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The Test and the Art of Thinking

Movie review by
Andrea Beach, Common Sense Media
The Test and the Art of Thinking Movie Poster Image
Standardized test docu shows problems, offers no solutions.
  • NR
  • 2018
  • 85 minutes

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A lot or a little?

The parents' guide to what's in this movie.

Positive Messages

The SAT and ACT tests don't measure or improve math, science, or language abilities. They don't help students learn or measure what they know. But a federal law that allows states to use those tests for accountability purposes means our schools are in danger of having those tests become the basis of their curricula (teaching to the test). The tests don't help college admissions offices because they don't tell administrators anything about the person who took the test. But for some reason they're still widely used, and in fact use is on the increase. If you want higher education, these tests are hurdles in the way of what you want, so you just have to do whatever it takes to get them out of the way. Scores also influence how much colleges offer in scholarship money, adding more pressure on the students to get the highest score they can.

Positive Role Models & Representations

People interviewed are from a wide range of backgrounds and ethnicities, and women are well represented, too. The students and adults trying to help them are hardworking and sincere.

Violence
Sex
Language

Someone is quoted using "bulls--t" once.

Consumerism
Drinking, Drugs & Smoking

What parents need to know

Parents need to know that The Test and the Art of Thinking is a documentary about the flaws and drawbacks of the SAT and ACT standardized tests so widely used in the college admissions process. There's no content of concern except for one use of "bulls--t" in a quote. Nothing positive about the tests is presented; the best that can be said about the tests is that if you want to pursue higher education, these tests are blocking your path and you've just got to do whatever it takes to move them out of your way.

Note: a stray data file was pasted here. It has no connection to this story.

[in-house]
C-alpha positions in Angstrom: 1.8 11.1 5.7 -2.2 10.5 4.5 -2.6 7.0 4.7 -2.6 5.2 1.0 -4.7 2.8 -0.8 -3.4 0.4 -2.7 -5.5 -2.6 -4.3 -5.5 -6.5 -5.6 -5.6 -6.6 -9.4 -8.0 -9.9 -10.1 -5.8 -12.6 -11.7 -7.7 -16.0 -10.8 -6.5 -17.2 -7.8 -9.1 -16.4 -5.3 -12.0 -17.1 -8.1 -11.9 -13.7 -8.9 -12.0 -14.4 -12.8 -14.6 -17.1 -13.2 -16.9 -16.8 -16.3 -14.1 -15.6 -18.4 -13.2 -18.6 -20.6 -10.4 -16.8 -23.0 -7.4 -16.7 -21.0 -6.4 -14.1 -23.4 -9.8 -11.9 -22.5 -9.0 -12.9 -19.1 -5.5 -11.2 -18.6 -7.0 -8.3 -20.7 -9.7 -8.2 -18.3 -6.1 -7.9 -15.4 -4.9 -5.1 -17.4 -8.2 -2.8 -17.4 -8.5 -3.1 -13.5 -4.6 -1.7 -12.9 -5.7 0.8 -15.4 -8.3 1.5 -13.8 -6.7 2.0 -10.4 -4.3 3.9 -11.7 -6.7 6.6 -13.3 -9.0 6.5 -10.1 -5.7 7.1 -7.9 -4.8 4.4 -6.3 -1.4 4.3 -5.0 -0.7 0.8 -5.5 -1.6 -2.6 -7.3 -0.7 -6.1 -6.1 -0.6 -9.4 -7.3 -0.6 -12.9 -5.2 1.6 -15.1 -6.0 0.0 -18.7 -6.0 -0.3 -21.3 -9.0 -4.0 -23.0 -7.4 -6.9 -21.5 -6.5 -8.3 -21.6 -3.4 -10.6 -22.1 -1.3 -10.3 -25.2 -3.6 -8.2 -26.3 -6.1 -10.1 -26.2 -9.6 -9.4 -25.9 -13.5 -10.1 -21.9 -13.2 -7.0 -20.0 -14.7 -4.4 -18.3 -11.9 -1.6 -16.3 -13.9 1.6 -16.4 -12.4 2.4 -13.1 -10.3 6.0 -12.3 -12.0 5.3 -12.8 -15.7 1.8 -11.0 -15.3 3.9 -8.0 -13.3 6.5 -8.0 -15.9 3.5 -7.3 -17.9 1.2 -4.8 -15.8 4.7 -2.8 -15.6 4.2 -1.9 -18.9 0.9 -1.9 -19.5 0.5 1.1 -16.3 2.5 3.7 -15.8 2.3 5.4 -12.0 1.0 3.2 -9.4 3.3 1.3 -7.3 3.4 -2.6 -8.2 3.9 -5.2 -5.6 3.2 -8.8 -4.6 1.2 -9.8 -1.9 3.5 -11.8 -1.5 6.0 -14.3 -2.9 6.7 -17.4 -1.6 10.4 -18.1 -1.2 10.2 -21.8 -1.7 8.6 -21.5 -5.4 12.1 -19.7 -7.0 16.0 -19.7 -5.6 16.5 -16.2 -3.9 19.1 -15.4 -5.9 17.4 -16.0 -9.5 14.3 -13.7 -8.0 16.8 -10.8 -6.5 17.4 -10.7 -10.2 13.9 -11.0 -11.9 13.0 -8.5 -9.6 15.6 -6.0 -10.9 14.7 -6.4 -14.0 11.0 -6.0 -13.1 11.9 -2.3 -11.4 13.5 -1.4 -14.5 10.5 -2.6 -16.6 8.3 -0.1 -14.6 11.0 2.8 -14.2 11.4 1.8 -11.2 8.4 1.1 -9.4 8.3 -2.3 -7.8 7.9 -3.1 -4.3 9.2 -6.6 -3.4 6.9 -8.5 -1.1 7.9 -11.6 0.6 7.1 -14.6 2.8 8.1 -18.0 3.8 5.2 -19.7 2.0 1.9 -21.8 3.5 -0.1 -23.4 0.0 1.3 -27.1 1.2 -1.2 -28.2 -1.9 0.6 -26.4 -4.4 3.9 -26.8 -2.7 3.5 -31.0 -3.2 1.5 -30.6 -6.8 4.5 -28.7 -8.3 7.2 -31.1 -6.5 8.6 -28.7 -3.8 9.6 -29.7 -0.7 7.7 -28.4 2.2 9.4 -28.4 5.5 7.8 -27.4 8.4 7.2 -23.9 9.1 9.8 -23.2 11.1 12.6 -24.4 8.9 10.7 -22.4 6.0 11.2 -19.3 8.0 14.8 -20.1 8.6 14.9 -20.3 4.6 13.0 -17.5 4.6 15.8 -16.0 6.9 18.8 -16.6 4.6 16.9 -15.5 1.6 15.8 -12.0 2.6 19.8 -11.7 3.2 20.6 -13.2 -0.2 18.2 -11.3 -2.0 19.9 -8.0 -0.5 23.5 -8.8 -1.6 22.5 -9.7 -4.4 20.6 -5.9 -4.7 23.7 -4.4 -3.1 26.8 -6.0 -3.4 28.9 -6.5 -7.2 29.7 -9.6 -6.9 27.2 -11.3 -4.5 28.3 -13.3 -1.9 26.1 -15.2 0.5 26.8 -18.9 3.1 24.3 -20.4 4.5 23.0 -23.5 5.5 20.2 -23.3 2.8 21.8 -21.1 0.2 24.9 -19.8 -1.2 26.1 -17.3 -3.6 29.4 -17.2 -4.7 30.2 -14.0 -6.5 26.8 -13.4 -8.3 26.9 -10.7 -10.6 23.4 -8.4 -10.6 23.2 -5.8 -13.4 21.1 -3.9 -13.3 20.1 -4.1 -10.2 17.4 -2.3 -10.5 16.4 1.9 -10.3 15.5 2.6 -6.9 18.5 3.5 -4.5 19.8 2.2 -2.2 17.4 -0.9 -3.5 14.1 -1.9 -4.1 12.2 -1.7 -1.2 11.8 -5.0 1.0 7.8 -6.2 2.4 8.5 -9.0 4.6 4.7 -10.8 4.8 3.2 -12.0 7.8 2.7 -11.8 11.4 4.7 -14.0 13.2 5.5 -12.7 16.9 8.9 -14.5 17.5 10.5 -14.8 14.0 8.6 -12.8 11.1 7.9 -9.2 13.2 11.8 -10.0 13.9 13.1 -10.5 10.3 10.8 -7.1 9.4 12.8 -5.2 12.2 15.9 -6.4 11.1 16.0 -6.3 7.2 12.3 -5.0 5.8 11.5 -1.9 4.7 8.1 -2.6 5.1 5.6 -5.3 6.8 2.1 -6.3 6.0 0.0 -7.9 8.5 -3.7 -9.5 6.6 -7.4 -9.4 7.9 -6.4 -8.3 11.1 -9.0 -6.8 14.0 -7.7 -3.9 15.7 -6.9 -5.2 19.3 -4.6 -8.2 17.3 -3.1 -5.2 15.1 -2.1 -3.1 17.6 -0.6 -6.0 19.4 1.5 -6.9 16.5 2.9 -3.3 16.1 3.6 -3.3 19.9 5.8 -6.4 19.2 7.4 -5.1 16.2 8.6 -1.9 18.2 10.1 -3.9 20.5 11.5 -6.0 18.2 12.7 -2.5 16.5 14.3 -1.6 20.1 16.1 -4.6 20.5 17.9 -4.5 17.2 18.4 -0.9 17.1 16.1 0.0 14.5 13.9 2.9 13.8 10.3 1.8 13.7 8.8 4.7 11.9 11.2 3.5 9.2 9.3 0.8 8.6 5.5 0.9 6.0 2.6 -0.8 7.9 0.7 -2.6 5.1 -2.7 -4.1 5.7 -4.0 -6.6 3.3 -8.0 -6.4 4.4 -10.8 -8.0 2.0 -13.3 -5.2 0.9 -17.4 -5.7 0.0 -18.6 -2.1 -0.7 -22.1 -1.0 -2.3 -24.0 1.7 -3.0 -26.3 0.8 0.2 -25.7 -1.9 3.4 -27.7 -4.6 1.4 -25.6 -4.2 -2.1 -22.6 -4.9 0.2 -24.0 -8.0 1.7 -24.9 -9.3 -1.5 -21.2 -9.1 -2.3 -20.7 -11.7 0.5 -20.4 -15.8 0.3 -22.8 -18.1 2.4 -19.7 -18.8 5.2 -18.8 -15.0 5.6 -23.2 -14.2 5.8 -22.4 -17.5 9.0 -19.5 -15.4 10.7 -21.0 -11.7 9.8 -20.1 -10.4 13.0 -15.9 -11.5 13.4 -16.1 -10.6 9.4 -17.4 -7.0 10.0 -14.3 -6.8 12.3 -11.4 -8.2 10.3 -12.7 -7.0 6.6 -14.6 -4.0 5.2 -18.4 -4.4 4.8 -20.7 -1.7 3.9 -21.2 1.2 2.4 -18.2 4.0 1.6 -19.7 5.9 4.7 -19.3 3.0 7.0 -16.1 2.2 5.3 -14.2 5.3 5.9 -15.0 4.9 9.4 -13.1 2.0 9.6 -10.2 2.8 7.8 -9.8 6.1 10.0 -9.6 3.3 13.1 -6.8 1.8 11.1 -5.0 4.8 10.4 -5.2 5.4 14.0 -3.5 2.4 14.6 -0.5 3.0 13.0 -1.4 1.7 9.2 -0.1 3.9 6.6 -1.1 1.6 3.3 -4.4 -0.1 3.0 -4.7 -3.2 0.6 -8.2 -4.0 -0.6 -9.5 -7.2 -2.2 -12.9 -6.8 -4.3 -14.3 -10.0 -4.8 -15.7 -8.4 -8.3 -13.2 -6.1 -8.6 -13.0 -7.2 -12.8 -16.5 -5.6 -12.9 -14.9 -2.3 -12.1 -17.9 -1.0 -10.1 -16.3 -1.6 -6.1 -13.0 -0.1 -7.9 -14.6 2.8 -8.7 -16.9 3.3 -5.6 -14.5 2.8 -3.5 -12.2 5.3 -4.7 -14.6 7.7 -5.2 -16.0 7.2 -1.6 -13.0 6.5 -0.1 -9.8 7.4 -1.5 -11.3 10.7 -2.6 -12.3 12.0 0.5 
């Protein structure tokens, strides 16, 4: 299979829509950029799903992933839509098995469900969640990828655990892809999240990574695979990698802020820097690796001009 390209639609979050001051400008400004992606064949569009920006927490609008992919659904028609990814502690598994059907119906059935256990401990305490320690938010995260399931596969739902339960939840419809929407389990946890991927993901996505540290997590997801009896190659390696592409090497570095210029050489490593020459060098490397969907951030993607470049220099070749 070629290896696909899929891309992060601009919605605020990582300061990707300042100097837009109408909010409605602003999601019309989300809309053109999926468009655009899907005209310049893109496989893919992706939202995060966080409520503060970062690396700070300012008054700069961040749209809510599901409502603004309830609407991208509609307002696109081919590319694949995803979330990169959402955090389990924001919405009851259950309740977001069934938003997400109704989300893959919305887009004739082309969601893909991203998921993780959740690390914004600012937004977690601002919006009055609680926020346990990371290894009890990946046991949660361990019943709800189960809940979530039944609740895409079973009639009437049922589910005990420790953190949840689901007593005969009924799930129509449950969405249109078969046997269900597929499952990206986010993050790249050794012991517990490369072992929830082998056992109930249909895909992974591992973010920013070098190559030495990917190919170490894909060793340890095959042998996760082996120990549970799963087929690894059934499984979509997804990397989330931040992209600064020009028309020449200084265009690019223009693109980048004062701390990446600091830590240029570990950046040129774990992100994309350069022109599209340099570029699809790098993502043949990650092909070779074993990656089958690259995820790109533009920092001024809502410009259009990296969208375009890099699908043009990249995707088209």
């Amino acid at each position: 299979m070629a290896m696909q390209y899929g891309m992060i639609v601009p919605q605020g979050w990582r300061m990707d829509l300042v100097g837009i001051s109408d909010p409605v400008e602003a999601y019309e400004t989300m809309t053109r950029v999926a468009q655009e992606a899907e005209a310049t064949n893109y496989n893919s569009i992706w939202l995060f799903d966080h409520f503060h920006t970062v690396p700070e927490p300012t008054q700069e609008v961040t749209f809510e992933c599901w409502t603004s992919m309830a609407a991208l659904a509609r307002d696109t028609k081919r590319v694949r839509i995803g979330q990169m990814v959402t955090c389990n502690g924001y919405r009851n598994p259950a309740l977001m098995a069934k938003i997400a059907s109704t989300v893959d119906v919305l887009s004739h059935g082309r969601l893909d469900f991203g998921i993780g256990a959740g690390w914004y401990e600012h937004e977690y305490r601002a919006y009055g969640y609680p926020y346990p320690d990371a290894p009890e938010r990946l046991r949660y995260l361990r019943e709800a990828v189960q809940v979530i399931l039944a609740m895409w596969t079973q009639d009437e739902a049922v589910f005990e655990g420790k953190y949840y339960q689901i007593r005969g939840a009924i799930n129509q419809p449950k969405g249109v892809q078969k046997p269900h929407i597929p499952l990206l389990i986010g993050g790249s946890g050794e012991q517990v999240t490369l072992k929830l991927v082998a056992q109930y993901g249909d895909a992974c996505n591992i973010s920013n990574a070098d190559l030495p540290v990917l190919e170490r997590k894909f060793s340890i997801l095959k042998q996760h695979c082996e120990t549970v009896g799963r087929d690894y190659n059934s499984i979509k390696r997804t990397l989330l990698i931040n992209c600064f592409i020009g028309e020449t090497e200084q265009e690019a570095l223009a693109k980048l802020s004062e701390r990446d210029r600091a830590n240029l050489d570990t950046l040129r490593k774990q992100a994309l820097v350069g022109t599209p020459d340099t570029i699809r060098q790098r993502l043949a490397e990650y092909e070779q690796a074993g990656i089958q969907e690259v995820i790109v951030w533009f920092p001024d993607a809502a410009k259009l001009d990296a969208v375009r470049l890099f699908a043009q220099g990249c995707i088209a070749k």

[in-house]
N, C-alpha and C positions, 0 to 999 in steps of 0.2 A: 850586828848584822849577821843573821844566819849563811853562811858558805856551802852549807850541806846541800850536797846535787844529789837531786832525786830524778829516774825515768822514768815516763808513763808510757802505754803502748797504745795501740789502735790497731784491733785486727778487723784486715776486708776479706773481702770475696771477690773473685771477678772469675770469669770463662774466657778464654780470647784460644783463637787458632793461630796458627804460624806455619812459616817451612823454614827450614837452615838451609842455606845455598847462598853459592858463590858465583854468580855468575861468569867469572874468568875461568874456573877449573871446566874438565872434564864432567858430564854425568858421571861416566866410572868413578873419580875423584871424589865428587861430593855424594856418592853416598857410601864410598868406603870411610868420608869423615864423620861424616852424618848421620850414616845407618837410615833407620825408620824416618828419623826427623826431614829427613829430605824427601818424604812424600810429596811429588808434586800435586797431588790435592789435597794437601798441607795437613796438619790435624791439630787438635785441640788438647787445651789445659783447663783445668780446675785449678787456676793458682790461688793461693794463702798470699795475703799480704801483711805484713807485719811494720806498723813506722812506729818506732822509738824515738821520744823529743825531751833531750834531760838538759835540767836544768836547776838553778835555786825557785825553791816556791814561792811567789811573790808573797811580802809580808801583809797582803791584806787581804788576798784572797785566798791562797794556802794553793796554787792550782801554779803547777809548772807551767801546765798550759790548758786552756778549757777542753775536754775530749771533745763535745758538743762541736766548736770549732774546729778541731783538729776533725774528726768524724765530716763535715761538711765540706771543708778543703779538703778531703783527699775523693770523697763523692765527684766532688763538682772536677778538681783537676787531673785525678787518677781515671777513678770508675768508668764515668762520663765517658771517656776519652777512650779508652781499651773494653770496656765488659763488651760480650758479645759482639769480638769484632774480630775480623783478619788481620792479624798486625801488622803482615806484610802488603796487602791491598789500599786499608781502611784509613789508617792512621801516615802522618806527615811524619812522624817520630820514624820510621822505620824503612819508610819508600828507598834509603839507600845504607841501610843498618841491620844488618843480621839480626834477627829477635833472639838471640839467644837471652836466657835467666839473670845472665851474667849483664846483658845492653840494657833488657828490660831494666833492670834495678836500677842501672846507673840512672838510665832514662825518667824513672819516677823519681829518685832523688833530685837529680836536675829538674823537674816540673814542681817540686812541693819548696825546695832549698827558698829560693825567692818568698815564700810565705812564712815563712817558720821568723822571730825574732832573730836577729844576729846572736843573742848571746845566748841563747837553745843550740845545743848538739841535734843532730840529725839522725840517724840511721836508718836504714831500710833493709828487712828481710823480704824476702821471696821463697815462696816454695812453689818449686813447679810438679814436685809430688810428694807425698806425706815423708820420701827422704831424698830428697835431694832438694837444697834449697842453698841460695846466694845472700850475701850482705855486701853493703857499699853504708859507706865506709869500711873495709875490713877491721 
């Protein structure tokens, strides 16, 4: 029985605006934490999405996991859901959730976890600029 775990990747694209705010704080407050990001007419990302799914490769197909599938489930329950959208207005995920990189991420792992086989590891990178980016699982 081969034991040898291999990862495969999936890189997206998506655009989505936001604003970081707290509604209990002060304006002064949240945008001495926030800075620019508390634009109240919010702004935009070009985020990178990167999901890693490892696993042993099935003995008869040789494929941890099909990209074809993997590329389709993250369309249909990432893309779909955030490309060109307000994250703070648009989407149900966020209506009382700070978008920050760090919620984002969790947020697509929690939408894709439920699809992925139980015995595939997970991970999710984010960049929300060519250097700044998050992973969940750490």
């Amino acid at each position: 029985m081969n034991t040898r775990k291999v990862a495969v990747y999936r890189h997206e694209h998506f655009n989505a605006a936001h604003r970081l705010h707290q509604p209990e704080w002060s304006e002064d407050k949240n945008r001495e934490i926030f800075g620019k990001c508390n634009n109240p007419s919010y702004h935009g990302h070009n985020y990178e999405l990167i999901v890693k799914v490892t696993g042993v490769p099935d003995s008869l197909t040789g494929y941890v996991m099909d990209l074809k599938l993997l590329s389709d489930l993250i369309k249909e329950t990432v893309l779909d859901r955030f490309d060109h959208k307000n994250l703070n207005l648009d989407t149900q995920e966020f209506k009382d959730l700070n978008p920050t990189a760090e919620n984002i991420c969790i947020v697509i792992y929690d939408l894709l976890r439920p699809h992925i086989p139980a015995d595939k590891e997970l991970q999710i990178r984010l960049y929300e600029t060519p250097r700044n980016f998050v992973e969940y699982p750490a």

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What's the story?

THE TEST AND THE ART OF THINKING points out that despite plenty of evidence that the SAT and ACT don't measure what kids learn in school, don't help improve learning or academic achievement, and don't provide meaningful information to college admissions offices, the number of students taking these tests is on the rise. It points out some of the inequalities in the system, concentrating mainly on the advantages of wealth and disadvantages to low-income students. It also emphasizes the need to learn the right strategies for the best scores instead of needing to master any sort of language, math, or science knowledge.

Is it any good?

This is a well-meaning, one-sided documentary that doesn't try to do anything beyond open people's eyes to the pitfalls and drawbacks of the SAT and ACT college admissions tests. And because The Test and the Art of Thinking doesn't offer any solutions or calls to action, viewers may be left feeling saddened and frustrated by the whole business. It's a thorough, and for many eye-opening, look at the differences between what's learned in school and what's on these tests, and at the tests themselves as tools for college admissions and scholarships.

It's also a really good opportunity to talk to your high schoolers about whether and why to take the SAT or the ACT, what exactly is being tested (knowledge, skill, intelligence, etc.?), what opportunities are available if they do well, what they might lose by not taking them, and how they can get the scores they need to achieve their goals.

Talk to your kids about ...

  • Families can talk about the viewpoint of The Test and the Art of Thinking. Should documentaries present balanced views of an issue, or is it OK for them to take a strong stance one way or the other?

  • Did any information in the movie surprise you? Did you learn anything new about the SAT and ACT tests? Did it change how you feel or what you think about them?

  • What's your experience with the SAT and the ACT? Have you studied or taken the tests yet? Do the experiences of the students, parents, and others seem realistic?

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